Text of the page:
In this respect, aqm is far from glitch music  – a genre that also references the institution of audio – that would be its natural analogue. Within the rhetorical, institutional, framework of audio, the sounds of the animals are heard as cries, whistles, bare sound that has no equivalent in any notation or script, and are transmitted in pure form, without an intermediary. As long as they are recorded, stored, and broadcast – in other words, as long as they are audio, these sounds are both “true” in themselves and attest to the “truth” of recording as both a technology and a practice. It is this ‘truth’ that glitch music often critiques by sonically exploiting the technology. But this is as far as the analogy extends, because aqm makes this reference only obliquely, offering neither an exposition of the hidden technological apparatus, nor for that matter, a comment on the attempt to literally tune in to nature through the channels of the microphone in situ. The quotidian ambience of aqm provides an opportunity first and foremost to witness and to reflect on the multifarious entanglements between the human and animal world. Far from being technical information, the beginning of the recording becomes the beginning of a story, involving the people who venture into areas considered “uninhabitable” in order to record species considered “mute”; creating a text that refers to a sound yet to come, in tones that are themselves redolent with a quietude and stillness that beckons invisibility.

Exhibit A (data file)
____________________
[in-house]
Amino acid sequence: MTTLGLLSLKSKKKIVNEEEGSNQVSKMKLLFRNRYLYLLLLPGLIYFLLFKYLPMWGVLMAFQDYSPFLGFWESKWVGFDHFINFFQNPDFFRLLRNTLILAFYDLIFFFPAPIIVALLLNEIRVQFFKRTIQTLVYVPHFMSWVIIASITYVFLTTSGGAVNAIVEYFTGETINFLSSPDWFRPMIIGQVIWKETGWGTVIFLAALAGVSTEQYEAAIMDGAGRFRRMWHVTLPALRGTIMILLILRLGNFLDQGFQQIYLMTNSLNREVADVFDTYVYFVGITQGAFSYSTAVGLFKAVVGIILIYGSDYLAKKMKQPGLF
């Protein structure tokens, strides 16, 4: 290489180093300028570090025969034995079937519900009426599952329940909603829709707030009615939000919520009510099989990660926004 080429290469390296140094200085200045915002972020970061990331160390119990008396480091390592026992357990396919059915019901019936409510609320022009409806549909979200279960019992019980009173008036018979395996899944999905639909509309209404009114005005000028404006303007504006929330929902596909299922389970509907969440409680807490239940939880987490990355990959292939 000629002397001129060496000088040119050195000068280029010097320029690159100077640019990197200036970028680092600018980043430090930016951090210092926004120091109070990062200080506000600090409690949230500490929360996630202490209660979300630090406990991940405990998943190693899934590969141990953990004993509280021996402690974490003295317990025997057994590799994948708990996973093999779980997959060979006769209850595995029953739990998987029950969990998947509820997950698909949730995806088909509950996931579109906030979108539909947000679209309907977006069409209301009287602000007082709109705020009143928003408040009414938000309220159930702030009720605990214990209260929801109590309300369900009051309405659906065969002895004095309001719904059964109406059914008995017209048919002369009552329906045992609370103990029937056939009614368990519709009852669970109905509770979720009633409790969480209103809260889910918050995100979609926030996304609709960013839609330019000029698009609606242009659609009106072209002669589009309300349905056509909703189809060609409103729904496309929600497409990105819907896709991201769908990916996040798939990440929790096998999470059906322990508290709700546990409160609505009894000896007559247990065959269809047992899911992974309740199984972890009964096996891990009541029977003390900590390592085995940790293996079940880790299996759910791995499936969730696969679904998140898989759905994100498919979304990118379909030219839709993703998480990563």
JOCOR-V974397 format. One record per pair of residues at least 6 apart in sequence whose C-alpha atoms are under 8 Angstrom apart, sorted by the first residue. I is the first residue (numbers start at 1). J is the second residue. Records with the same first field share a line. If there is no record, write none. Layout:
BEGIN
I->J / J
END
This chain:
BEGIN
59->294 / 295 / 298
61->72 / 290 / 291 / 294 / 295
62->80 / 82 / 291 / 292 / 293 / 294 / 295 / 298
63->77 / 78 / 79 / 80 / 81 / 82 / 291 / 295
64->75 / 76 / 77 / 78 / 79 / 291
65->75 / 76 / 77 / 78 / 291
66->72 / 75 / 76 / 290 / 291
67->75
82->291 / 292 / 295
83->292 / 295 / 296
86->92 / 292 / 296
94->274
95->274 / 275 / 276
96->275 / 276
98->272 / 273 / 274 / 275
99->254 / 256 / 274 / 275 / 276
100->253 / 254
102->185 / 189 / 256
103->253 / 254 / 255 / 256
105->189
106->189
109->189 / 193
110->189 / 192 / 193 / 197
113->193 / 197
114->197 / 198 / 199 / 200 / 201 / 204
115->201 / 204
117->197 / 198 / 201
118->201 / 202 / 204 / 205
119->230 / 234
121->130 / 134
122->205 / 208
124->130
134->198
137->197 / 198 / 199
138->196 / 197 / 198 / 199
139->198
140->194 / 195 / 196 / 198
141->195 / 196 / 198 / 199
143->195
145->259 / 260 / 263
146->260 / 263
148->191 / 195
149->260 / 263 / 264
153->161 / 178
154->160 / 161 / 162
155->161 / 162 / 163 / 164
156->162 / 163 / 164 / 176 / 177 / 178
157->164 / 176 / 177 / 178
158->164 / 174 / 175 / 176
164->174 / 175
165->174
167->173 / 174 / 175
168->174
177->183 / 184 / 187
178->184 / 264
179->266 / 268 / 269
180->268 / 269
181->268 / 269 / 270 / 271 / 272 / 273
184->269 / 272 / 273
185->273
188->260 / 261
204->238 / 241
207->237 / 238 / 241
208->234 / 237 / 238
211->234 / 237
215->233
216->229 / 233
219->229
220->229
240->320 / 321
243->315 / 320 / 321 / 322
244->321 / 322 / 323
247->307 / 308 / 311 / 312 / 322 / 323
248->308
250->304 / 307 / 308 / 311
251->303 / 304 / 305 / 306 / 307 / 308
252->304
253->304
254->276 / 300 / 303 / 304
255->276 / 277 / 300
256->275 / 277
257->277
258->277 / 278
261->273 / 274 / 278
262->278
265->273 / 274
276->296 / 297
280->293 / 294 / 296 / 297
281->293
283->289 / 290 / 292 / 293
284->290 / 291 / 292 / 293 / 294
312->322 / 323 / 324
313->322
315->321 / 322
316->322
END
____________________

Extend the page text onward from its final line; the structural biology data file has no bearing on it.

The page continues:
Listening to the archive, not all voice is language, and not all the sounds are animal. On occasion the recordist attempts to mimic the bird calls or animal communication that he or she is hearing, bursting into onomatopoeic renditions as a kind of supplement to, or replacement for, audio. At such moments the so-called marginalia reveal something of the long forgotten narrative of human/animal separation, a narrative founded upon the attempt to situate humans as being both part of, yet separate from, the animal kingdom. Despite the many anatomical and behavioural similarities between for instance, apes and humans, studiously detailed throughout Darwinian evolutionism, the capacity for speech has operated as the primary criterion for differentiation between human and animal. Distanced from the debate, on the ground, surrounded by birds, insects, thick mists and garrulous animals, the distinction between speech and animal cry – especially when accompanied by obvious communicative intentions – is profoundly ambiguous. Similarly, the distinction between human creativity expressed for instance through music (often seen as direct evidence of the divine working through the soul), and the melodic sequences found in birdsong, is almost impossible to establish. How often does a particular birdcall resemble the motif of a familiar song? How do we differentiate between the thrill of a gathering chorus of birds and the collective enthralment at a musical performance? When the two meet – music and birdsong, animal cry and its human onomatopoeic imitation – what were once inalienable positions, situations, and places in the world become unstable. The ground begins to fall away, the human is left naked, without support, with only the sonic memory of the difference between their speech, their music, their civilisation, and the uncannily “human” sounds they have just heard, emanating from a world that, despite its acoustic density, is nonetheless deemed ‘mute’.